• Mr Wings

The world's largest plane isn't what you think it is

For many, the world's biggest plane is believed to be the Airbus A380. Sorry to break it to you, but that's the biggest passenger plane, and far from the biggest plane overall. Avgeeks think it's the Antonov 225. Well, that's also not correct. On the 13th of April 2019, a new plane took to the sky, one that would shatter a long-standing record: the Stratolaunch.



The Stratolaunch is massive. With a wingspan of 386 feet, it trumps the Hughes H-4 Hercules by 66 feet, which held the record since 1947 for 72 years. The plane is powered by six engines taken from the Boeing 747, and despite it's huge weight, it managed to stay in the air for 2 hours and reach a maximum altitude of 19,000 feet.



So, what is this plane exactly built for? Well when the company was founded in 2011, it's original purpose was to carry satellites into space. But after founder Paul Allen died in 2018, the company was sold the following year and it took a different direction. Now, the company plans to fly this garangutan machine in order to carry it's new hypersonic aircraft into the sky, which are capable of flying at Mach 6 (six times the speed of sound.)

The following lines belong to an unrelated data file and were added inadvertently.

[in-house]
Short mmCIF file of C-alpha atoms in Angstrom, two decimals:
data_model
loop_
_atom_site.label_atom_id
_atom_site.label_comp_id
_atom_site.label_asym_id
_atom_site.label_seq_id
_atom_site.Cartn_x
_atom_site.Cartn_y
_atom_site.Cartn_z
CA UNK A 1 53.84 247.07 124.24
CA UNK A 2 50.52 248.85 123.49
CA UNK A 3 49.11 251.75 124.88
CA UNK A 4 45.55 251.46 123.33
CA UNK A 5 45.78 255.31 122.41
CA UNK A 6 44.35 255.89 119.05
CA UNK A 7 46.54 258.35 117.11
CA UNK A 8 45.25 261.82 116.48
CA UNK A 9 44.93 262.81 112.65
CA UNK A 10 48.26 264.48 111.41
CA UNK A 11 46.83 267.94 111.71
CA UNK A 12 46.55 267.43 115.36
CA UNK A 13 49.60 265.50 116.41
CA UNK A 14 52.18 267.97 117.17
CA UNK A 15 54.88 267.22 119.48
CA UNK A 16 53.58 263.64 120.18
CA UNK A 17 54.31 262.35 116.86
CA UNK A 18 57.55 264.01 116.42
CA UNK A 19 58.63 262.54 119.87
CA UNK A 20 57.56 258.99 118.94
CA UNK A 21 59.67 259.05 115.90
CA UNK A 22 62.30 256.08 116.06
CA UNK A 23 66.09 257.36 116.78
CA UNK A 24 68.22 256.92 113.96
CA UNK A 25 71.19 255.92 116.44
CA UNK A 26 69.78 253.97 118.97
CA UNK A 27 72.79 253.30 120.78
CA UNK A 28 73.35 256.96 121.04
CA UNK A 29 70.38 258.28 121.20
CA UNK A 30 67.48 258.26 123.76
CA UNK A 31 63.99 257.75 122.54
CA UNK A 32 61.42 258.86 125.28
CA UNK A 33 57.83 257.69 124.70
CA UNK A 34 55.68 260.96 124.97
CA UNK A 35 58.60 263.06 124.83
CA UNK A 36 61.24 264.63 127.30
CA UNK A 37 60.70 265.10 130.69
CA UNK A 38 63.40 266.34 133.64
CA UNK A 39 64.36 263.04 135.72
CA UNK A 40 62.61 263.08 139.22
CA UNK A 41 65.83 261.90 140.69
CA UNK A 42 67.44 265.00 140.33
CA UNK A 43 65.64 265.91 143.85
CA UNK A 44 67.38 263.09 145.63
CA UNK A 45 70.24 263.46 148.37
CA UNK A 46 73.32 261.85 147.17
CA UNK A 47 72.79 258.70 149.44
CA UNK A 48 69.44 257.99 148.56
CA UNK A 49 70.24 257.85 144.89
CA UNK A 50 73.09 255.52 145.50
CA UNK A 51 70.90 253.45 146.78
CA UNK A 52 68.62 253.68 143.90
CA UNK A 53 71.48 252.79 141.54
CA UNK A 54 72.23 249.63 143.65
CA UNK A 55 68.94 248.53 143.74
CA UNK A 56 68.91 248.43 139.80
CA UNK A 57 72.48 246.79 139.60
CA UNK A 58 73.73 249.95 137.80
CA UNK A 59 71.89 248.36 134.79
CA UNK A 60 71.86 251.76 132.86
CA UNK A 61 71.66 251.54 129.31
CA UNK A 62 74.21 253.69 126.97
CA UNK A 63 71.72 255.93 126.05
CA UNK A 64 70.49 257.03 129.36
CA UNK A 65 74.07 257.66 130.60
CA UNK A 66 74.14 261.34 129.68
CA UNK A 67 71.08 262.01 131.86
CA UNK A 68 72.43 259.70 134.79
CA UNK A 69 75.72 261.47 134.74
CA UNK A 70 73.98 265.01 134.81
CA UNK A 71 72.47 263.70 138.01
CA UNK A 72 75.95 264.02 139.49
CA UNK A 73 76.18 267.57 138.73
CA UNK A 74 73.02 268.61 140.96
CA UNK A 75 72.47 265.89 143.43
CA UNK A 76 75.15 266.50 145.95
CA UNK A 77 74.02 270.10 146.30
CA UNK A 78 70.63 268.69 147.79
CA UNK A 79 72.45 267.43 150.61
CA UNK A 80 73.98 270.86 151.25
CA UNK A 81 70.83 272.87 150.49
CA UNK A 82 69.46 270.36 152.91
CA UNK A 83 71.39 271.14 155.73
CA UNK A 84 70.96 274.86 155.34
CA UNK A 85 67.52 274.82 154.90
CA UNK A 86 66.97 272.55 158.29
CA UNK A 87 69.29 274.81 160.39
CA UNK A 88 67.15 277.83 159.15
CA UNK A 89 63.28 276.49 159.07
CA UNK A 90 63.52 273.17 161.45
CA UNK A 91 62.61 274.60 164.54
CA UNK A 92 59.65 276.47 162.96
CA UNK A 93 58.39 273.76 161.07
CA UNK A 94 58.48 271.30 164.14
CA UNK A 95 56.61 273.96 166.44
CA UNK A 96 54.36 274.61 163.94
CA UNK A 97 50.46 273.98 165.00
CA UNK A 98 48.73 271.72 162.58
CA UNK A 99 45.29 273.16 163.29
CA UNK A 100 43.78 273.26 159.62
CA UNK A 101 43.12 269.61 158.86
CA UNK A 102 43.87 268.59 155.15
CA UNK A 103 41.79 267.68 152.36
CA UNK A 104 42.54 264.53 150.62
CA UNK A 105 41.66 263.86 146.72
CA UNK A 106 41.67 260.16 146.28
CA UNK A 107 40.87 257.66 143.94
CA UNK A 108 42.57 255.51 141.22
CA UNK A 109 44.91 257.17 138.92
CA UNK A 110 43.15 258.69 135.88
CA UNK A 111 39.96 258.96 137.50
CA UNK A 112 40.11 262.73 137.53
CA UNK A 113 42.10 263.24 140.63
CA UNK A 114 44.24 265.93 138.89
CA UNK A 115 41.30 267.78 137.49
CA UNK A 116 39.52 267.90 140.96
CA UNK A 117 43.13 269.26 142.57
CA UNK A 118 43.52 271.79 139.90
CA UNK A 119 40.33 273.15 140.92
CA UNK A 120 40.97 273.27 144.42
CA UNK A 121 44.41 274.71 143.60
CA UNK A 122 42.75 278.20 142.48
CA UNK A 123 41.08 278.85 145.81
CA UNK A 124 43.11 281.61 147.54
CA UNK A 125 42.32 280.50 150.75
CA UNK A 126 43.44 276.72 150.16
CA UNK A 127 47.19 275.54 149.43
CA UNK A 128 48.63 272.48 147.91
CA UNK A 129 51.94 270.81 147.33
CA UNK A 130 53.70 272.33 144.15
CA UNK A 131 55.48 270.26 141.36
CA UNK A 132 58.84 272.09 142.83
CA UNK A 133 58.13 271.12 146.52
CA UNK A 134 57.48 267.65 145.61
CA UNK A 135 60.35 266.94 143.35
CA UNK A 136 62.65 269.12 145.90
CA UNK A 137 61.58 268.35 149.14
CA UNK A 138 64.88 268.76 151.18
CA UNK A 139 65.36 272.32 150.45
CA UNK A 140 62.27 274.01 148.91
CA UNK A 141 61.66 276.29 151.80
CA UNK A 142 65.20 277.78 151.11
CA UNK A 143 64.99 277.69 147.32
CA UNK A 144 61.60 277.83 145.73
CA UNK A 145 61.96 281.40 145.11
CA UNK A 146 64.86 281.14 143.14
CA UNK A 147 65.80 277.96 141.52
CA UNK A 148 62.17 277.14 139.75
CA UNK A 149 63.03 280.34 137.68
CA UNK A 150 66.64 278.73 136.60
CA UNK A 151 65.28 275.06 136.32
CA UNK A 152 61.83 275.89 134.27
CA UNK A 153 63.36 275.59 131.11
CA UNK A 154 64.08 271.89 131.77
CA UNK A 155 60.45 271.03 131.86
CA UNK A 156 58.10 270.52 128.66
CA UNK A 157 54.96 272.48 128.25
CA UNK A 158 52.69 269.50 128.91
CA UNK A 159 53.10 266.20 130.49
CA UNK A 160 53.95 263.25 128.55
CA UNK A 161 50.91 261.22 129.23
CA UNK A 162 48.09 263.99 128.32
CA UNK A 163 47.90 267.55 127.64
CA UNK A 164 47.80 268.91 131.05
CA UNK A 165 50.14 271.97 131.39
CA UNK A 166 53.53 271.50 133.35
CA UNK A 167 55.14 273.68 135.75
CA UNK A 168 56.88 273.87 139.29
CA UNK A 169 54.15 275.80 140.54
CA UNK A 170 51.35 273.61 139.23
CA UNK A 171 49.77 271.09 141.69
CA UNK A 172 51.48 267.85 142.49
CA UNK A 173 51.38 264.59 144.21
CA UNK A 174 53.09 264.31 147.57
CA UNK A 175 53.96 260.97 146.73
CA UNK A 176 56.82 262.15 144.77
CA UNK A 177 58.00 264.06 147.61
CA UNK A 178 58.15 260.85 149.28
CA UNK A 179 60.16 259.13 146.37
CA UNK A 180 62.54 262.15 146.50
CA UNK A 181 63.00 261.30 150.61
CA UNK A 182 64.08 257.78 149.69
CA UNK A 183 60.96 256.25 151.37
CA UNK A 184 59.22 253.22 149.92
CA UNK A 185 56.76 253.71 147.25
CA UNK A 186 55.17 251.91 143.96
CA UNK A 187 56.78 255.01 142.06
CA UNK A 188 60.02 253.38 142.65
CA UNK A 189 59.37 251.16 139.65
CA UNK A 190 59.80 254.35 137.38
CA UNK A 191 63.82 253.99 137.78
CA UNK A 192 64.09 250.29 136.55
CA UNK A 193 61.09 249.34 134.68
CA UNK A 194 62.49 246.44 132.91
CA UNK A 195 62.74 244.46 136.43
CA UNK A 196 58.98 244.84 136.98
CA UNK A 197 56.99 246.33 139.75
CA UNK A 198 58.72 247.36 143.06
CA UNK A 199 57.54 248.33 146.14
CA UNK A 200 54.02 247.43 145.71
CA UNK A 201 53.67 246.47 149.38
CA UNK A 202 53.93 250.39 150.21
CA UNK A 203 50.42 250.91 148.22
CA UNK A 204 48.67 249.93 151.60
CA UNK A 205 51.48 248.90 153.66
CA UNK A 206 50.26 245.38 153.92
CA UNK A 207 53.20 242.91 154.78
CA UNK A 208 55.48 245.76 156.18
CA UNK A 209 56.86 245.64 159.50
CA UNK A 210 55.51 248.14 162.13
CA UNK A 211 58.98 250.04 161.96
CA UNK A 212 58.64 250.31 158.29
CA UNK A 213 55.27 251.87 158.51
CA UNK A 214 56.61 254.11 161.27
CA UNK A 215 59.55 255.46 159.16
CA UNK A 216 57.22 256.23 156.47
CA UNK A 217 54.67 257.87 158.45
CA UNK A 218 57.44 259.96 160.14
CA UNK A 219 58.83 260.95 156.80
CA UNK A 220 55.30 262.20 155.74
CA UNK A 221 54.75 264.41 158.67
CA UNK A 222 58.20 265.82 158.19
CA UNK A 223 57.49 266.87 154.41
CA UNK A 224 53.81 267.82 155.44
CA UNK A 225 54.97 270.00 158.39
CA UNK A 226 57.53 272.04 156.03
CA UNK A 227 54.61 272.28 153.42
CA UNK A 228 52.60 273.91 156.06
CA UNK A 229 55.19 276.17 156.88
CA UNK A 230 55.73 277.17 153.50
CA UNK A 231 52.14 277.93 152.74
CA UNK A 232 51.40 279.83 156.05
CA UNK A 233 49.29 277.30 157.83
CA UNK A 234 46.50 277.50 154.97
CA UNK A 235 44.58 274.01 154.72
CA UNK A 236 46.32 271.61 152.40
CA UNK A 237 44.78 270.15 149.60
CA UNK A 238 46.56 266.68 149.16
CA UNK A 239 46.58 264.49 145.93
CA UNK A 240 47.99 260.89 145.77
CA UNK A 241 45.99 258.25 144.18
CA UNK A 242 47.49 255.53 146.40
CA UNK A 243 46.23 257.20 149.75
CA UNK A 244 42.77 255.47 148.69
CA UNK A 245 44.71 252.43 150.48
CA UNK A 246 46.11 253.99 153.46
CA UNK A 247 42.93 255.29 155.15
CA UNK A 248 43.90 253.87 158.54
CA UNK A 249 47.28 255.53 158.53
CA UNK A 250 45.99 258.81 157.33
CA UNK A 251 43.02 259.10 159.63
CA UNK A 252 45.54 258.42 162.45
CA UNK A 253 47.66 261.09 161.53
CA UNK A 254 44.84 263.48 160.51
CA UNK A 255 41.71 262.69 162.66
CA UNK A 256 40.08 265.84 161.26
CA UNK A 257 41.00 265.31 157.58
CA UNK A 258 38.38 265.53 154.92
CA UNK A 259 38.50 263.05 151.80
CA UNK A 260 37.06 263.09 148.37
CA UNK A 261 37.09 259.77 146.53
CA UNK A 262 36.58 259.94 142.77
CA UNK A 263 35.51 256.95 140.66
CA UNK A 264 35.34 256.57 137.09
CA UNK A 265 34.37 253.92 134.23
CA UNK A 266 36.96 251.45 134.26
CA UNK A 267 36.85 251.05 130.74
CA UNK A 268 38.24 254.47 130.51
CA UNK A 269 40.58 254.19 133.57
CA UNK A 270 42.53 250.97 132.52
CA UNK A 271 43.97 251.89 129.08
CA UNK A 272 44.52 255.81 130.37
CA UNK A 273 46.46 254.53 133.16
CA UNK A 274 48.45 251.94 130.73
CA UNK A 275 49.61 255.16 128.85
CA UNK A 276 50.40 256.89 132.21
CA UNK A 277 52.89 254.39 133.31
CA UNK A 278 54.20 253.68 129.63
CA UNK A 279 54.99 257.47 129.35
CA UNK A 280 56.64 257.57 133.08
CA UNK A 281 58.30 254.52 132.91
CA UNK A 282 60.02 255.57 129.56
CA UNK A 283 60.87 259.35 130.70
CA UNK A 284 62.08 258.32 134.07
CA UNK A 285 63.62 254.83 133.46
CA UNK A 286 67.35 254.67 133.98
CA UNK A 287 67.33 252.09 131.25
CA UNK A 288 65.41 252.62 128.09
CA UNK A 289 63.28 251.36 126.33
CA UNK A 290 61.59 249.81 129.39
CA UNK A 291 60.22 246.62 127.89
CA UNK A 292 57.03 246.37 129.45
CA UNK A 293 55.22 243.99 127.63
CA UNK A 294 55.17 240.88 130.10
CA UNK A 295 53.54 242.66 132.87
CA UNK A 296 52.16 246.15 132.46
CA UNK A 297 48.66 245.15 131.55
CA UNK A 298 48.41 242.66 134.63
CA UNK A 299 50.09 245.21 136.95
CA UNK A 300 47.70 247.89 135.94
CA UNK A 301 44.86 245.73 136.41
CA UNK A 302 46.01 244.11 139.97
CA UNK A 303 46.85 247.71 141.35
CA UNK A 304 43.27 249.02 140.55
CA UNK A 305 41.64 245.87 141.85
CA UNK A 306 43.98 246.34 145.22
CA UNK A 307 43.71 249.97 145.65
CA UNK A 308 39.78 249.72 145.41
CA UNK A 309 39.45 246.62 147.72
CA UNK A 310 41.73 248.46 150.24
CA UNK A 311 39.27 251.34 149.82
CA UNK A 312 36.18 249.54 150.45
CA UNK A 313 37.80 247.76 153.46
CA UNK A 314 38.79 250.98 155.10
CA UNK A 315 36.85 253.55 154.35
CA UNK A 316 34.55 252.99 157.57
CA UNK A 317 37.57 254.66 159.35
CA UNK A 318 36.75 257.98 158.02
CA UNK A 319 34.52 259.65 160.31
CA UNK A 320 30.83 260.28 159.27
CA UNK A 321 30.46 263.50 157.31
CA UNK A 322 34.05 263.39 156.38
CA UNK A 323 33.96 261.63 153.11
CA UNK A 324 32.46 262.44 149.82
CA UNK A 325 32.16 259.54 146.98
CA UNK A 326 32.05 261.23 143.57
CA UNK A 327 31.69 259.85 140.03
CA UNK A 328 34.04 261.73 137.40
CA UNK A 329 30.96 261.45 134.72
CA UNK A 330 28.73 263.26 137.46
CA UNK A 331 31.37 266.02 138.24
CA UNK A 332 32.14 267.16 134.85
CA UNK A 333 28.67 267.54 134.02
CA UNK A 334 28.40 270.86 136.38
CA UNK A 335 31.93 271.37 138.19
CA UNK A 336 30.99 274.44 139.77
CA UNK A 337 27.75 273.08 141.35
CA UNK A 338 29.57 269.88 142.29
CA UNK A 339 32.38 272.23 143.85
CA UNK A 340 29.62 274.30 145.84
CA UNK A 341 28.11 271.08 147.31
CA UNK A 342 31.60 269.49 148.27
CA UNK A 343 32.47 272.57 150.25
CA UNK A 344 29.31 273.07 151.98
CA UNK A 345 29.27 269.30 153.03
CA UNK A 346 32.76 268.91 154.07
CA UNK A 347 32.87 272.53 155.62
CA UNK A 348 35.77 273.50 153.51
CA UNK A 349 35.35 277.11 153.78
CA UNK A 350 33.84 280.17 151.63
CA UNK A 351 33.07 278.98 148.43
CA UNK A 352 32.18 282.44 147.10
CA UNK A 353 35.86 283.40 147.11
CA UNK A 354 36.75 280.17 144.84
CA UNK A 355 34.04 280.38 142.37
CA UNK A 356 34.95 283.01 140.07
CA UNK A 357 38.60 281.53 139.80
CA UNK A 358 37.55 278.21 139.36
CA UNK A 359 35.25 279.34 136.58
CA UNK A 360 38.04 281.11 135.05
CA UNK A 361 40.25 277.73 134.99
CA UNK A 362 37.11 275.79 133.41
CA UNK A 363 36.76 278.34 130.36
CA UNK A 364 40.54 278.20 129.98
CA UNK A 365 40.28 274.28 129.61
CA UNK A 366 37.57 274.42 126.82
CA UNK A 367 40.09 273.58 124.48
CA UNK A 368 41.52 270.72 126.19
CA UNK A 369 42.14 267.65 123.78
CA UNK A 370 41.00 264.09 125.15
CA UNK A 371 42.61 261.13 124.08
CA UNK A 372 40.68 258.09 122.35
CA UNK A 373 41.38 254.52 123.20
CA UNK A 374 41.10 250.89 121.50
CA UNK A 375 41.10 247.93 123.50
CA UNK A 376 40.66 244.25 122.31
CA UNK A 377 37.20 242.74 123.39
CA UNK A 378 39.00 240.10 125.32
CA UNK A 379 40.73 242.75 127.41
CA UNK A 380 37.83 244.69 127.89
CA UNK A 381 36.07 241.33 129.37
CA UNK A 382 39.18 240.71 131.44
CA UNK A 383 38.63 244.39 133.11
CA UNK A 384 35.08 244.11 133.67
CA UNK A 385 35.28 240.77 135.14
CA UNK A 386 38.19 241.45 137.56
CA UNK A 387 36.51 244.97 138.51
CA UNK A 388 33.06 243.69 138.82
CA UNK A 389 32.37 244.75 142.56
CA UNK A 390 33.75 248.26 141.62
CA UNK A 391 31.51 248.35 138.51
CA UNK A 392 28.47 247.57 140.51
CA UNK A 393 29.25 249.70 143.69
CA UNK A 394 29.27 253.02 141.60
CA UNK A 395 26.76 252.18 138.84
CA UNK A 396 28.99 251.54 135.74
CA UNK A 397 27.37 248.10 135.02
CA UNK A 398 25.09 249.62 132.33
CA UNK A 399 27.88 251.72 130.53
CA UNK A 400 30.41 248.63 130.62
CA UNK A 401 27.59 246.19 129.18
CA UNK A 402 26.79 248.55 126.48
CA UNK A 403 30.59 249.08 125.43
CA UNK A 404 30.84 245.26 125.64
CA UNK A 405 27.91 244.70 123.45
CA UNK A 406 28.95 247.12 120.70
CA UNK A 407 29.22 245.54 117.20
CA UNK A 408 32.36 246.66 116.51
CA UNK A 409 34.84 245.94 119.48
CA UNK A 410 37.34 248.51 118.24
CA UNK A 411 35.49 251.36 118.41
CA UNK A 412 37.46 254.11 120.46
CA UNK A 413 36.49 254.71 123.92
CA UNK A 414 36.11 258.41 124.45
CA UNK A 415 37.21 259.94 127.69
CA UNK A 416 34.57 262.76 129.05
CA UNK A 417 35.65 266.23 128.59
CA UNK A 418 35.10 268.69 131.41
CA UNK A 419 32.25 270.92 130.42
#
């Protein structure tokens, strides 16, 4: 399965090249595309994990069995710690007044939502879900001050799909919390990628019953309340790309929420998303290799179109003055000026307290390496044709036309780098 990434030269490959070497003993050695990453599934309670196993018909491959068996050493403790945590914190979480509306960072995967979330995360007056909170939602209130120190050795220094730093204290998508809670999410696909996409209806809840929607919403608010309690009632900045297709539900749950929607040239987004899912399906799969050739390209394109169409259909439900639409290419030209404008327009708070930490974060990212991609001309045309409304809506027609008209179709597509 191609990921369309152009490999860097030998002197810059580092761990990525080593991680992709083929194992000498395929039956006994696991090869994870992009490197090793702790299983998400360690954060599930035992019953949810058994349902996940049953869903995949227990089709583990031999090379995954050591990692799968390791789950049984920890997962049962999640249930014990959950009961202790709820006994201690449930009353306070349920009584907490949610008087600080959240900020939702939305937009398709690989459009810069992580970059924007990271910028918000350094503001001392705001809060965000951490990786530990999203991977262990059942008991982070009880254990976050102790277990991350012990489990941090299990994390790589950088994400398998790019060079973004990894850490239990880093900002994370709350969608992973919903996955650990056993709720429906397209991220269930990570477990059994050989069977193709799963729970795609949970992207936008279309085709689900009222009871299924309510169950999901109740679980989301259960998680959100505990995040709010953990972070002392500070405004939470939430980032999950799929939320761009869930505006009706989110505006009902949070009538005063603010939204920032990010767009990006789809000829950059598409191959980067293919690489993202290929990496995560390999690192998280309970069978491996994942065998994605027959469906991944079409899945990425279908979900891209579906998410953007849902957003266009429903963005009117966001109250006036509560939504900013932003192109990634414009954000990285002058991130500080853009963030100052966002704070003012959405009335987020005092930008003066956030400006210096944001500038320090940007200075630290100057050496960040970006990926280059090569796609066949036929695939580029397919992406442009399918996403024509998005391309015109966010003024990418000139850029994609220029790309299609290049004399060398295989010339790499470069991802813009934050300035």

To date, the Stratolaunch has had only one test flight, but that could soon change once these hypersonic vehicles are built. With an airplane this big, it's highly likely that the Stratolaunch will retain it's title for years, possibly decades to come until another massive beast of a plane starts being developed. For now though, the Stratolaunch will be the new and undisputed king of the skies.



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It's a sad truth that many amazing aeroplanes never make it off the ground. Whether they're hampered by budget constraints, technical problems, or simply bad luck, these aircraft never get to realize